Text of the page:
In the United States, approximately 1 in 200 babies are born each year with harmful congenital heart defects (CHD) that require some form of medical management. Often, these defects consist of holes in the septum (the walls between the heart chambers) and/or abnormal development of the heart chambers or major blood vessels. Surgery is the primary treatment course for many of these patients and, through the use of patches and artificial vessels, it is often possible to repair the defects and recreate the normal blood flow path through the heart.
These techniques are not always simple, however, and the surgeon must take great care not to harm the pumping function of the heart. In more complex cases, the surgeon must decide between multiple repair strategies that will have a major effect on the long-term health of the patient. It would be helpful in such cases for the surgeon to be able to assess the repair options prior to the operation using virtual 3-dimensional representations of that patient's anatomy. Having this ability would remove some of the uncertainty from the decision-making process by providing accurate predictions of post-surgical anatomy.
In fact, the technology exists to include such a surgical planning tool into the standard treatment course for these patients. Using 3D anatomical images, acquired from basic techniques such as magnetic resonance (MR), computed tomography (CT), and echocardiography, engineers at Georgia Tech have the ability to build accurate 3D models of patient anatomy, such as the heart. Using these models with a state-of-the-art graphics manipulation tool, surgeons would have the ability to virtually operate on the patient and select the optimal treatment approach, as previously discussed. Similar techniques have already been developed and used to plan surgeries for a limited subset of CHD patients with a single ventricle physiology.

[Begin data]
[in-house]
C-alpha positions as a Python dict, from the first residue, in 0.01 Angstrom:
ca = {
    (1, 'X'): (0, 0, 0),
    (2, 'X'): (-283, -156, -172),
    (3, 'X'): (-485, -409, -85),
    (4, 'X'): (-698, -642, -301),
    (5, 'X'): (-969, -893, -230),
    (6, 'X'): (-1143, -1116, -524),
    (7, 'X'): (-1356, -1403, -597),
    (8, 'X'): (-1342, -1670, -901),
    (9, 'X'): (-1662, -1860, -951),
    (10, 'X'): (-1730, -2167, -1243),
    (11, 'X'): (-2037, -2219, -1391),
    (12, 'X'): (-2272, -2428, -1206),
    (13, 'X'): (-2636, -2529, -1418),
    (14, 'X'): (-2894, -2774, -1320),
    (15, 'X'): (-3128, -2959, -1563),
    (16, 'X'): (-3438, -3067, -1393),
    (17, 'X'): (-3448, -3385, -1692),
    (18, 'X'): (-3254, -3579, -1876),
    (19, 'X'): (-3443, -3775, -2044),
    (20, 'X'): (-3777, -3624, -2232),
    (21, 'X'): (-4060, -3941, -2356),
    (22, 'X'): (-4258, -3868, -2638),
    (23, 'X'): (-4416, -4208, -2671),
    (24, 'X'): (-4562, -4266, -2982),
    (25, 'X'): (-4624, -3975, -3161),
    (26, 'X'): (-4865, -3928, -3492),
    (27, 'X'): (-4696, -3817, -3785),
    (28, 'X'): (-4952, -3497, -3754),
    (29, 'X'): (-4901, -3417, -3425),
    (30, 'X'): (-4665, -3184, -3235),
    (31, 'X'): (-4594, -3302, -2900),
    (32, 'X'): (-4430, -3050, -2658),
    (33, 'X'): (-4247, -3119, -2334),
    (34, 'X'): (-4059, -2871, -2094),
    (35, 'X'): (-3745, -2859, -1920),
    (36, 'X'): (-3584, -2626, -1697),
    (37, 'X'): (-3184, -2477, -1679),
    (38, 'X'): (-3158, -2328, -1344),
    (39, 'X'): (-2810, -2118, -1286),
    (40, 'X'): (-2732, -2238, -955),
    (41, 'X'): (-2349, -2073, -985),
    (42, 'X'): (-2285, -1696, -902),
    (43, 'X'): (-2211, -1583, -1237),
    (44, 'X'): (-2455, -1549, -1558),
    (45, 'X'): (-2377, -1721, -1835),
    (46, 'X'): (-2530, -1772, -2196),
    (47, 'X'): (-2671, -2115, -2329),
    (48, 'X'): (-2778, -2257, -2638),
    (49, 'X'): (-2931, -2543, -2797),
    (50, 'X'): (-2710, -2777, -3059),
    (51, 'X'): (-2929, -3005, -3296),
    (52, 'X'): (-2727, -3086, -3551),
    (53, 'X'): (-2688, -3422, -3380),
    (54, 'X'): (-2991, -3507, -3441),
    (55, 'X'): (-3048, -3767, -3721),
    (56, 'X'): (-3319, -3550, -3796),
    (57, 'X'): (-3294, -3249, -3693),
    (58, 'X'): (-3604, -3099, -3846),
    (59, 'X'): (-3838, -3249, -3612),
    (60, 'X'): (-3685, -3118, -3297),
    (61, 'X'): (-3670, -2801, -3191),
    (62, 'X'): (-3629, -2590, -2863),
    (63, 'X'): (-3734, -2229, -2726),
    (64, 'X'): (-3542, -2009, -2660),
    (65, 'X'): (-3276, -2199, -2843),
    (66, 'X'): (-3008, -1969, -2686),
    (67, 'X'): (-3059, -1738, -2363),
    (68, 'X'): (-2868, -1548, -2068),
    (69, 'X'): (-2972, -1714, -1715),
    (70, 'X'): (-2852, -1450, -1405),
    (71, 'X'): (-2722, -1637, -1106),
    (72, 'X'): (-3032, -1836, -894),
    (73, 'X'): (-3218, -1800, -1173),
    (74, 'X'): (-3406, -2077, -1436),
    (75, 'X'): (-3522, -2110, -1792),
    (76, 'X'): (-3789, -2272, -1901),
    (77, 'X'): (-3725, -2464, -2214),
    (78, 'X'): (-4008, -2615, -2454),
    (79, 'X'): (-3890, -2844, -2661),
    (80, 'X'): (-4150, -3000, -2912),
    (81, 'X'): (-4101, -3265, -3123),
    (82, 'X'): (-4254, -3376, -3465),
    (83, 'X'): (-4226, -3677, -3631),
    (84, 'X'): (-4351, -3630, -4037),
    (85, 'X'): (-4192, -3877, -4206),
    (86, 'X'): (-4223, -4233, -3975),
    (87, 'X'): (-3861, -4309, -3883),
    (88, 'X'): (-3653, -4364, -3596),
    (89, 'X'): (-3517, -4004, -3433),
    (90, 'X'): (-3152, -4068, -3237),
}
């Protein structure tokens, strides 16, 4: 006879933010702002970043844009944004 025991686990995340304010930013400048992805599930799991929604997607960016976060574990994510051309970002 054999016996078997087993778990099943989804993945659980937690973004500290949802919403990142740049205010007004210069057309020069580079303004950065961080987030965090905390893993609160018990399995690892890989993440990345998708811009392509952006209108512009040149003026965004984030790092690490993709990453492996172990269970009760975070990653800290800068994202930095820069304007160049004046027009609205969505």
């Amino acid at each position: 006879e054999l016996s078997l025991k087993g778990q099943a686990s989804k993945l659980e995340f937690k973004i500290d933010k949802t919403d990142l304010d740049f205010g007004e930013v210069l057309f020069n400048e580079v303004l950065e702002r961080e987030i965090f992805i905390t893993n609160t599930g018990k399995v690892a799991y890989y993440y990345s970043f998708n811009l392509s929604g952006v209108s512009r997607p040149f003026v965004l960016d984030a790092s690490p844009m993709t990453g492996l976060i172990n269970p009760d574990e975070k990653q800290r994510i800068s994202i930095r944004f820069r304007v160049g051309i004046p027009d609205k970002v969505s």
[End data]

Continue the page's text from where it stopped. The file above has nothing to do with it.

The purpose of this study is to further develop these techniques and apply them to a broader range of CHD patients. To do this, patients undergoing an appropriate surgical repair will be recruited to participate in the study. Images obtained from pre-operative scans will be used to build the anatomical model, which the surgeon will manipulate to test the different available options. By successfully testing and eventually implementing these techniques in the standard of care for CHD patients, the investigators hypothesize that the optimal approach for reconstruction will be implemented more frequently, and thus patient outcomes will improve.